Photographing Machu Picchu with an a7c was more challenging than I expected. Ever since the trip to Peru was booked — and done so at the last minute because of Omicron — I have visualized taking that photo of Machu Picchu. You know the one that shows Inca ruins cradled by Andean peaks. But like Mike Tyson said, “Everyone has a plan ‘till they get punched in the mouth.”
No one punched me in the mouth. Rapidly changing light is what did happen. High up in the Andes on the cusp of the rainy season, it was like a film noir scene lit by a flickering ceiling light bulb.
Shadows rolled across the landscape with a stark contrast. And, when the sun burst through the cloud cover, the scene was highly overexposed. Luckily crowds were light because of covid, and I had plenty of time to re-meter and re-expose the shot. If tripods were allowed, I would have bracketed the shot. Without a stabilizer, I had to nail it handheld.
I had expected to get shuffled into the viewing area, compose, click, and use Photoshop to remove distracting bodies of fellow visitors. Instead of a jaded point of view created through overwhelming crowds, I experienced exhilaration at being present and witnessing an iconic place, a true wonder of the world.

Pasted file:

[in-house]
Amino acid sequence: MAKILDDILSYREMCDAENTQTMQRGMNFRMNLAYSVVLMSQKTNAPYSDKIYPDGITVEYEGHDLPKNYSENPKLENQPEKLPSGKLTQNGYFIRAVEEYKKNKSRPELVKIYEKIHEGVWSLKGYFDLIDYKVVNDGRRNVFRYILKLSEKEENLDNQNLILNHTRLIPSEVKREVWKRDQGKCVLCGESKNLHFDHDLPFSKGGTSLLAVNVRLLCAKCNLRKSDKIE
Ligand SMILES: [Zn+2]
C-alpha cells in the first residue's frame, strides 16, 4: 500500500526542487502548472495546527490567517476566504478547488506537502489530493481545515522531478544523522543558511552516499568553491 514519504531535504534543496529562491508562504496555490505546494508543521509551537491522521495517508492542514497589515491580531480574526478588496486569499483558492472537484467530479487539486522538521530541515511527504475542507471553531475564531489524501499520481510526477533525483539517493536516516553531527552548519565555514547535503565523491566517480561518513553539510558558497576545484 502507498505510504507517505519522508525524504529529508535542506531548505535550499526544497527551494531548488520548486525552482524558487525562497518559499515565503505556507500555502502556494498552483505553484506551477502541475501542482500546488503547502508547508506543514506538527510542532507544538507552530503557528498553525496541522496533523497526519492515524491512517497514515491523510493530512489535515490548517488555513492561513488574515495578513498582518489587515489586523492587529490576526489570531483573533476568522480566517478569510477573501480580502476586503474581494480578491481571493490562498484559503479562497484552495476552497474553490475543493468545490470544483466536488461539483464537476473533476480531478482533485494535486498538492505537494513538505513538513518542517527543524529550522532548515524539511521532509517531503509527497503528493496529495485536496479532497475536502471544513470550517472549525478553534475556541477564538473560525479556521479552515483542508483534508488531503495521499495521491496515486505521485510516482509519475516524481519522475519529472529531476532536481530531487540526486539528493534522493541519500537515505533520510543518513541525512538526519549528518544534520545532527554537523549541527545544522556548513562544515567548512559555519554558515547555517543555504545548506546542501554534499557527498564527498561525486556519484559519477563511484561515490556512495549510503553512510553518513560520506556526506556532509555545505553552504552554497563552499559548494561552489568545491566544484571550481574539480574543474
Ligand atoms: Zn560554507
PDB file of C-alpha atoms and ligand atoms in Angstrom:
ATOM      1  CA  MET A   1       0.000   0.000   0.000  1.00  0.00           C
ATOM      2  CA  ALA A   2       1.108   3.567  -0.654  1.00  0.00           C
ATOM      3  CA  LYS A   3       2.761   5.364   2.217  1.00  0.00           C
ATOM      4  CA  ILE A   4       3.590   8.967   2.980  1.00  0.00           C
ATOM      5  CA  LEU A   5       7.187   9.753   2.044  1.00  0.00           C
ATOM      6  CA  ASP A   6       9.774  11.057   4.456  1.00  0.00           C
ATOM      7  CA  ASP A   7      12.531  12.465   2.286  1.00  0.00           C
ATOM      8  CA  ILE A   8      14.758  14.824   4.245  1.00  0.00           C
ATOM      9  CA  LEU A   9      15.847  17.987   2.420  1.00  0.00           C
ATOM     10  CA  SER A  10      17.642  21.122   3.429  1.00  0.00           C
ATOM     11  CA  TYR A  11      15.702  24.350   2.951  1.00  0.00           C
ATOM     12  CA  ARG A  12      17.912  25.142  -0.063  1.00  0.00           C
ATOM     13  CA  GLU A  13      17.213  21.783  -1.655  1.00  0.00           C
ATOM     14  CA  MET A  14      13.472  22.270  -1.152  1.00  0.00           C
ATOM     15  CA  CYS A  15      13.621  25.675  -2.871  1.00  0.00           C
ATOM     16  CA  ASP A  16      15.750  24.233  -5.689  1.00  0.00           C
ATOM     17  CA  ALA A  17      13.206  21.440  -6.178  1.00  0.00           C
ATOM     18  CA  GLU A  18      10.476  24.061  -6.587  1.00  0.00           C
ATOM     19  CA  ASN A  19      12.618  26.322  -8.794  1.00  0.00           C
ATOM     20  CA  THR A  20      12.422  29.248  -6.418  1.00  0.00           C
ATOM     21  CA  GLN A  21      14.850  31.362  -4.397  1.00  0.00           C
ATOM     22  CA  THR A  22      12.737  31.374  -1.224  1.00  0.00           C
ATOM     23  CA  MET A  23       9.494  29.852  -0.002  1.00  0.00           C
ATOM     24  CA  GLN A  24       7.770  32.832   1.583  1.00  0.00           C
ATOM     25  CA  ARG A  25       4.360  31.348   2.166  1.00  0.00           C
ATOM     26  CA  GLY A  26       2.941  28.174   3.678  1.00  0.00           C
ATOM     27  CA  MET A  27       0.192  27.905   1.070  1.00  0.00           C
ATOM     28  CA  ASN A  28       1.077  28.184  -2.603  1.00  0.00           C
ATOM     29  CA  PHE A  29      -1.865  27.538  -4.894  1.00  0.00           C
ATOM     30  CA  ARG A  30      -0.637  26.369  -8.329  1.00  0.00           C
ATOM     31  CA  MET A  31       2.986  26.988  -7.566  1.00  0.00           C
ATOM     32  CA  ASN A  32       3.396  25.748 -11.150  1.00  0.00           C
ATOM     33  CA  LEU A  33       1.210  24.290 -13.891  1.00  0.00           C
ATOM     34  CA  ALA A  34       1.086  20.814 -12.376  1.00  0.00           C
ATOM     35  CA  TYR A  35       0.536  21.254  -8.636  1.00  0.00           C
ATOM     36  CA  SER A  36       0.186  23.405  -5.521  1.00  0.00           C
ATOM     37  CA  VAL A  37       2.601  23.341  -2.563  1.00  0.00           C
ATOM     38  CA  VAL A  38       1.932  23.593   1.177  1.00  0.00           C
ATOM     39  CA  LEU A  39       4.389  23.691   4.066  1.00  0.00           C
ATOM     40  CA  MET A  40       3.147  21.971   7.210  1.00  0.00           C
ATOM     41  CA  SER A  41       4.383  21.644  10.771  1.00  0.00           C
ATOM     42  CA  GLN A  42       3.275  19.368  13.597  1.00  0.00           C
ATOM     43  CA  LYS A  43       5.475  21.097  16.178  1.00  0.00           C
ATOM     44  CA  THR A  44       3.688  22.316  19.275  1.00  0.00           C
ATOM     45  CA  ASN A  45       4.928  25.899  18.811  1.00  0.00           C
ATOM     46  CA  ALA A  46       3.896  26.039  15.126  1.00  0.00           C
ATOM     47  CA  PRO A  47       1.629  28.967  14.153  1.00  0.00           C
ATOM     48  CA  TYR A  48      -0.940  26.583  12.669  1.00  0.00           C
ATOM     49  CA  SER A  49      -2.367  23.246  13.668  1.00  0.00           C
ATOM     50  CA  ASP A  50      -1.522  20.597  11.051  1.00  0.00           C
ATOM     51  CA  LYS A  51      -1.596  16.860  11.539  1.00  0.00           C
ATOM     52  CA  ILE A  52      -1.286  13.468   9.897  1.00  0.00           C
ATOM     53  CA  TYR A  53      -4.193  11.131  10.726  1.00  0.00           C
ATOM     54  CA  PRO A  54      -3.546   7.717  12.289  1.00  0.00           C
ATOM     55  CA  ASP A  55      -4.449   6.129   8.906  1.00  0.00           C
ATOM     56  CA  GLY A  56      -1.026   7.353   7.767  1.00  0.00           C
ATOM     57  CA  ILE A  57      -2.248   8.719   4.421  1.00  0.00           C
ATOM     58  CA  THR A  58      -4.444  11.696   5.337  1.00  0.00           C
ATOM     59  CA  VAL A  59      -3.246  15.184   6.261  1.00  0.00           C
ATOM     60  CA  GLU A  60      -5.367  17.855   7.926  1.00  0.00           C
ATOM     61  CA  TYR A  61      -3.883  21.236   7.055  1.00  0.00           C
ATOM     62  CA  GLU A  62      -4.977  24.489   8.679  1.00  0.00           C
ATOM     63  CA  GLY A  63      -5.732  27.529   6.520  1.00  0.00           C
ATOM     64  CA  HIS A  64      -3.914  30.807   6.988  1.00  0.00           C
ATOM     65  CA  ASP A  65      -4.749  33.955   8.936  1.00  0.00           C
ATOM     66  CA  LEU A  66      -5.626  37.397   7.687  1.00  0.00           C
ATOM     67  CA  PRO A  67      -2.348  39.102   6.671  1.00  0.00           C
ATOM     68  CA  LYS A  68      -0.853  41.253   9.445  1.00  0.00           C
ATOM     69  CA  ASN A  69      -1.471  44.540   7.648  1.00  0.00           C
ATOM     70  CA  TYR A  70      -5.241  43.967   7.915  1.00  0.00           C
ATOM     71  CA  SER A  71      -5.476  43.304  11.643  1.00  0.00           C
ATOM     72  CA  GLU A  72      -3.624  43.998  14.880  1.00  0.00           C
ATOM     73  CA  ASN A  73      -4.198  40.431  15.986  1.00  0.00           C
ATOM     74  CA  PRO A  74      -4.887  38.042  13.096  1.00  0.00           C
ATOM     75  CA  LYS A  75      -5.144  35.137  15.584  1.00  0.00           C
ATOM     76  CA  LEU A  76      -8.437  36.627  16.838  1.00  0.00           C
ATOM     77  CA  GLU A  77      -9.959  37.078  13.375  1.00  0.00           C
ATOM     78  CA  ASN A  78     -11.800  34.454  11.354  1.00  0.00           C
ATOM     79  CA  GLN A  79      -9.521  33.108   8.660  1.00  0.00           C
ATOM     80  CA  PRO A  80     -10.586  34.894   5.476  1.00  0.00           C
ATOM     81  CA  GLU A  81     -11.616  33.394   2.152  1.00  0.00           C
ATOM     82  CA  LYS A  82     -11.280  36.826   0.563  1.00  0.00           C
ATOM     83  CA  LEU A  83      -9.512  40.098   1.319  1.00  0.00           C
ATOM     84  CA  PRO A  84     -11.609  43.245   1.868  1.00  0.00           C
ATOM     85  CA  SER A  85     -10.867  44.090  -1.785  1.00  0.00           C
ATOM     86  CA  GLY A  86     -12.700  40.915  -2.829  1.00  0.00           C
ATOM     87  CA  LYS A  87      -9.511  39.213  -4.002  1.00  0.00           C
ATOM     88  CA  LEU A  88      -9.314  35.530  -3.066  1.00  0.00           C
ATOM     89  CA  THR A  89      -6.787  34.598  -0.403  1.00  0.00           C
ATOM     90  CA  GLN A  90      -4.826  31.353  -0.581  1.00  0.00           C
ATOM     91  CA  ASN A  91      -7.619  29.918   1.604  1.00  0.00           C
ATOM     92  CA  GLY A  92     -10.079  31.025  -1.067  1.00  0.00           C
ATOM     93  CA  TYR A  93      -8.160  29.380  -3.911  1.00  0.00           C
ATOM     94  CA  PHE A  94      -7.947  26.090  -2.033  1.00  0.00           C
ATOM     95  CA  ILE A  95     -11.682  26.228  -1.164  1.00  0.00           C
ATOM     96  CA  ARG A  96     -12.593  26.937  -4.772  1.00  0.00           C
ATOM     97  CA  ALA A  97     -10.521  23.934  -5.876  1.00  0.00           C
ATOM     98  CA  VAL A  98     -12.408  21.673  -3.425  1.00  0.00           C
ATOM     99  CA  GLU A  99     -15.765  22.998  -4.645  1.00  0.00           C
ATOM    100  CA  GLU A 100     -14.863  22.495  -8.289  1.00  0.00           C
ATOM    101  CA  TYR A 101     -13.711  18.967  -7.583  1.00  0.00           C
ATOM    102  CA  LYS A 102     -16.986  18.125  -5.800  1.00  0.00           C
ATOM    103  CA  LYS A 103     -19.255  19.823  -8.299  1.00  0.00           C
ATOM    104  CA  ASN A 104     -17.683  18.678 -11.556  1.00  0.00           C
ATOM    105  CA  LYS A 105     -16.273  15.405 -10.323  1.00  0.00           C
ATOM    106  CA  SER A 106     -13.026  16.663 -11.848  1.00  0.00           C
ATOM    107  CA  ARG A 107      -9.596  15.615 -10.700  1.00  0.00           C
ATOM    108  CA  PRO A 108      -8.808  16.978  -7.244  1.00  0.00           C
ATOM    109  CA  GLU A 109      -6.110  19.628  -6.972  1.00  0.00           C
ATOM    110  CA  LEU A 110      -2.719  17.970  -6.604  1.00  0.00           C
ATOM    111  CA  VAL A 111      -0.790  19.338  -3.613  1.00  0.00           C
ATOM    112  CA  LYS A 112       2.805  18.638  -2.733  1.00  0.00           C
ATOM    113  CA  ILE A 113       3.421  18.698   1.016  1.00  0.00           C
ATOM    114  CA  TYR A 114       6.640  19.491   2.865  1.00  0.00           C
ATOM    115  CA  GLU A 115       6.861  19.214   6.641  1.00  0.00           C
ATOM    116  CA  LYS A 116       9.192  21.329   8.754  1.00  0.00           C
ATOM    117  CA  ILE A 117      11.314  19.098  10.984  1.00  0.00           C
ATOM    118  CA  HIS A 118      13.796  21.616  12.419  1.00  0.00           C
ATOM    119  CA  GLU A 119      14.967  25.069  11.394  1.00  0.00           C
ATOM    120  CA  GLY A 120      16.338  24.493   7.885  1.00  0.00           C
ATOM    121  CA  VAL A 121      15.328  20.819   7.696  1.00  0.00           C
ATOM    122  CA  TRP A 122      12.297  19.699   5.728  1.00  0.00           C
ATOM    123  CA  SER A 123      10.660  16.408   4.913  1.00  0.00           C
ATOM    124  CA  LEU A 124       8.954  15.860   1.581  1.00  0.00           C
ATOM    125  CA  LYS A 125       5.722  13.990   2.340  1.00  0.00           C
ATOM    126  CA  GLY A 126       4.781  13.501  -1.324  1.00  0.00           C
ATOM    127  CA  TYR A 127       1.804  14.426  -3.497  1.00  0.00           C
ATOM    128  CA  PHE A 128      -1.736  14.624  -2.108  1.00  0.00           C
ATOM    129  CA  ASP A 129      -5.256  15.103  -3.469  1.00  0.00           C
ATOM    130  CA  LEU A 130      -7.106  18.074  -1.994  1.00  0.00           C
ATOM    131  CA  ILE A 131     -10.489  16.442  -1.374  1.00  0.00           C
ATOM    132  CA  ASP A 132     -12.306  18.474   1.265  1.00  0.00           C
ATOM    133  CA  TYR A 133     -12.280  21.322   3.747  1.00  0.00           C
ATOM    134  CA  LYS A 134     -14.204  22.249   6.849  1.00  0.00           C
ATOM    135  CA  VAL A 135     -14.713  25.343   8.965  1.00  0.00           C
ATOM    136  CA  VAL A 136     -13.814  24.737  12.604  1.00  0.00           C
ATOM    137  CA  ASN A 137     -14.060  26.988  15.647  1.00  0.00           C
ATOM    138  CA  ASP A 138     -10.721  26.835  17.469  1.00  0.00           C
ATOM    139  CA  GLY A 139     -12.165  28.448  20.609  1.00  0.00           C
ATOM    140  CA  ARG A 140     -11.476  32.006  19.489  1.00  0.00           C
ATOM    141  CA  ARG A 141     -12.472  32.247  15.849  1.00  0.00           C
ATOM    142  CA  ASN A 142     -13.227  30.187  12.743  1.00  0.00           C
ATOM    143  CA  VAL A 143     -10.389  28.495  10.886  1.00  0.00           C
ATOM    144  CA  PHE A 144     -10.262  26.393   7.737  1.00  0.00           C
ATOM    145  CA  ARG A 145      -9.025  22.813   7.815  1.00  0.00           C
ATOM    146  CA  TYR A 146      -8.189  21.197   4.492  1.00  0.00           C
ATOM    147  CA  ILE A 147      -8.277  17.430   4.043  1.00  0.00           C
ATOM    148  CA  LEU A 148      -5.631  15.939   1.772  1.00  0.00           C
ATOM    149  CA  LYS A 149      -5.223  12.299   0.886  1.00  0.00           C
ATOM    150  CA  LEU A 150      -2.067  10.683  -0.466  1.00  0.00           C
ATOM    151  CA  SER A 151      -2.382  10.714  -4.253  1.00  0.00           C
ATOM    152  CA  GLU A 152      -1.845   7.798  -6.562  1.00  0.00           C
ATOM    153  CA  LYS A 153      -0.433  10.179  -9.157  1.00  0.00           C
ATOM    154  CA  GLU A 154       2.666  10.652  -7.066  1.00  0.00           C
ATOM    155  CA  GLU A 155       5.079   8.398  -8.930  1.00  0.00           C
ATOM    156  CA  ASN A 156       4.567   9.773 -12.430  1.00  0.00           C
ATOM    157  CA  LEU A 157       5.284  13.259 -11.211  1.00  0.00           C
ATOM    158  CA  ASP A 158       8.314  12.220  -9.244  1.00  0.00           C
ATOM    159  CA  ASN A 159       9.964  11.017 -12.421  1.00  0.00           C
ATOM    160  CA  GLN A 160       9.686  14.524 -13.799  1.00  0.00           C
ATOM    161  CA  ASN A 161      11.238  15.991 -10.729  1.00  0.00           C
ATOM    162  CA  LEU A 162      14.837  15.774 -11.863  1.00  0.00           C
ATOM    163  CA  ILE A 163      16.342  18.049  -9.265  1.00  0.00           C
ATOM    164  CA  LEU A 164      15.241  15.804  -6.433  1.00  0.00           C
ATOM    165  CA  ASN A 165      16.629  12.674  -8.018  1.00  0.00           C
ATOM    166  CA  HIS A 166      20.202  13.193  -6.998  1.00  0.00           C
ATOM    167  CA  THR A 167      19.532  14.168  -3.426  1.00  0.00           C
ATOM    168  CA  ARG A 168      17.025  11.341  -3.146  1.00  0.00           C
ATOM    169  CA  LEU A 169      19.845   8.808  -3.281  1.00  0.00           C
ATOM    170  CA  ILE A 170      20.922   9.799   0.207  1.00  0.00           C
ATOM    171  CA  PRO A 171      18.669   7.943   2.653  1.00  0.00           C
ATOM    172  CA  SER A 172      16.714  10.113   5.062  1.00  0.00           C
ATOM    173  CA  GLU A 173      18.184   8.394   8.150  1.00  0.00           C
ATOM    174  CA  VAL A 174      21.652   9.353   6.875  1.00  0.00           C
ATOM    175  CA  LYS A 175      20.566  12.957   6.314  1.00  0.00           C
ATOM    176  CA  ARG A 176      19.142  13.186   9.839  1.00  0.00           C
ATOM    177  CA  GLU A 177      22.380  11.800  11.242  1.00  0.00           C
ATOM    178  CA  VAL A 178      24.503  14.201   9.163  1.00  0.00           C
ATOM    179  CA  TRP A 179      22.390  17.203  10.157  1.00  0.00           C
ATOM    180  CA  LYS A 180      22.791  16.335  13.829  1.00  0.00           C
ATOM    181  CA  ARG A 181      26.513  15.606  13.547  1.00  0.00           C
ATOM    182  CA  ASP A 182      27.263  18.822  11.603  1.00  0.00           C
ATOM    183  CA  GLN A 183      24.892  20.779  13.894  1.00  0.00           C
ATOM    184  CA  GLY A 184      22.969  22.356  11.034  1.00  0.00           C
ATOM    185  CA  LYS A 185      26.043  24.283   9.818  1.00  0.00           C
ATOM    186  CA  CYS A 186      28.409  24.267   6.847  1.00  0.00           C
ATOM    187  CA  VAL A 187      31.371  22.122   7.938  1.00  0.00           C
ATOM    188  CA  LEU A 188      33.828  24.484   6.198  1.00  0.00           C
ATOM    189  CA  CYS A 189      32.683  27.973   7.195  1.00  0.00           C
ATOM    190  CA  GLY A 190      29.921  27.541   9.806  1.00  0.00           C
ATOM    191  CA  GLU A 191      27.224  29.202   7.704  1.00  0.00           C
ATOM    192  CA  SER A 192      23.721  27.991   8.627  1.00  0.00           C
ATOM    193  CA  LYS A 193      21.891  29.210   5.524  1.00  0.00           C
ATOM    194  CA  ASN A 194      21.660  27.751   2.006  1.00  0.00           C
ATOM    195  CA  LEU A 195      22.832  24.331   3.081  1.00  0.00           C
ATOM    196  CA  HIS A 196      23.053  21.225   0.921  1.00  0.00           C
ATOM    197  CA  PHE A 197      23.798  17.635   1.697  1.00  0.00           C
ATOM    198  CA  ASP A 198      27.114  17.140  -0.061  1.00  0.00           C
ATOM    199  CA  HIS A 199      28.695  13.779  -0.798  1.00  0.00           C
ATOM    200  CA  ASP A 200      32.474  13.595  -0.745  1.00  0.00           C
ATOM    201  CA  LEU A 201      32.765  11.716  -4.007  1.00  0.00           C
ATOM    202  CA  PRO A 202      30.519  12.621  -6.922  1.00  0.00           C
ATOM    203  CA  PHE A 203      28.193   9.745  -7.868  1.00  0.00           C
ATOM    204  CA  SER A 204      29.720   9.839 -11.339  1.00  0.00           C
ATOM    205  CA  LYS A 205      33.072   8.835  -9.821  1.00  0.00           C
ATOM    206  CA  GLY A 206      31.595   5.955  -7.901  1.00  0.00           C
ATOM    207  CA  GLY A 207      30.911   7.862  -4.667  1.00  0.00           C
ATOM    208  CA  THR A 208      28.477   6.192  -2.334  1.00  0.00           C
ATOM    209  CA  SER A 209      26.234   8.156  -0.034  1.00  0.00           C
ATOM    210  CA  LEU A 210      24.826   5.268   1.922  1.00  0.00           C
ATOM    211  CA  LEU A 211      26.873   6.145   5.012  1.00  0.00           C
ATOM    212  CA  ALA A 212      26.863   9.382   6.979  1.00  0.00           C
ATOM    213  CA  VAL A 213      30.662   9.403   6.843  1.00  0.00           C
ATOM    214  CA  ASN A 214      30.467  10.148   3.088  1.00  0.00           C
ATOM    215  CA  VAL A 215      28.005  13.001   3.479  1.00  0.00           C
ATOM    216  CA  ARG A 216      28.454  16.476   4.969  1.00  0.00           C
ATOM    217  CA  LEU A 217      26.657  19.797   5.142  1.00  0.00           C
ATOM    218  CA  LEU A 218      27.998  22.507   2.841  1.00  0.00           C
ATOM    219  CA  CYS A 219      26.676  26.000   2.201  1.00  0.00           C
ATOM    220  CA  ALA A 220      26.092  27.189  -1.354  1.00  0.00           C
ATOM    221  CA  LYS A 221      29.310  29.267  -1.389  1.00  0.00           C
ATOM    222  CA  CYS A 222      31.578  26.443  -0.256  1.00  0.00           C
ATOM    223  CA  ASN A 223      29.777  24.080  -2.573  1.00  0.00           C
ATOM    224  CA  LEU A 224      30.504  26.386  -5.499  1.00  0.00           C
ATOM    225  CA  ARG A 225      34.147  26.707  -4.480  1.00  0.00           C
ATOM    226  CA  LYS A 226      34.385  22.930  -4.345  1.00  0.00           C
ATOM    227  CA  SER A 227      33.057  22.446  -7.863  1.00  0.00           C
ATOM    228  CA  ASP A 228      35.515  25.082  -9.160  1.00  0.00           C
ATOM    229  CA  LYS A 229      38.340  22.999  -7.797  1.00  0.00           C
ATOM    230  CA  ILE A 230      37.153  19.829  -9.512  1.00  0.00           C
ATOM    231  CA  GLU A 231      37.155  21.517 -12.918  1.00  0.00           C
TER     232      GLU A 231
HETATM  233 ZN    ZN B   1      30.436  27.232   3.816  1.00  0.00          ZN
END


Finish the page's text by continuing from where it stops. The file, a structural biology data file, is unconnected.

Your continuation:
Every experience is different. For me, it was not about Incan ruins. Instead, being present at the location and the energy over 8,000 feet in the Andes mountains. Thankfully at least one of the times I released the shutter, an image represented what I saw.
I am also happy to share it with you.
Note: I traveled with the Sony a7c ($1798 at B&H) and Sony FE 24–105 G because of strict weight limits on the train and bus to Machu Picchu. I was delighted by the performance of the a7c. It is a compact, full-frame camera perfect for travel. Don’t miss the llama in the photo (bottom right).
My daily shooter is Sony a9 II with a vertical grip and various Sony lenses attached like the FE 20mm F1.8. Find more gear recommendations in our shop. As an Amazon Associate I earn from qualifying purchases.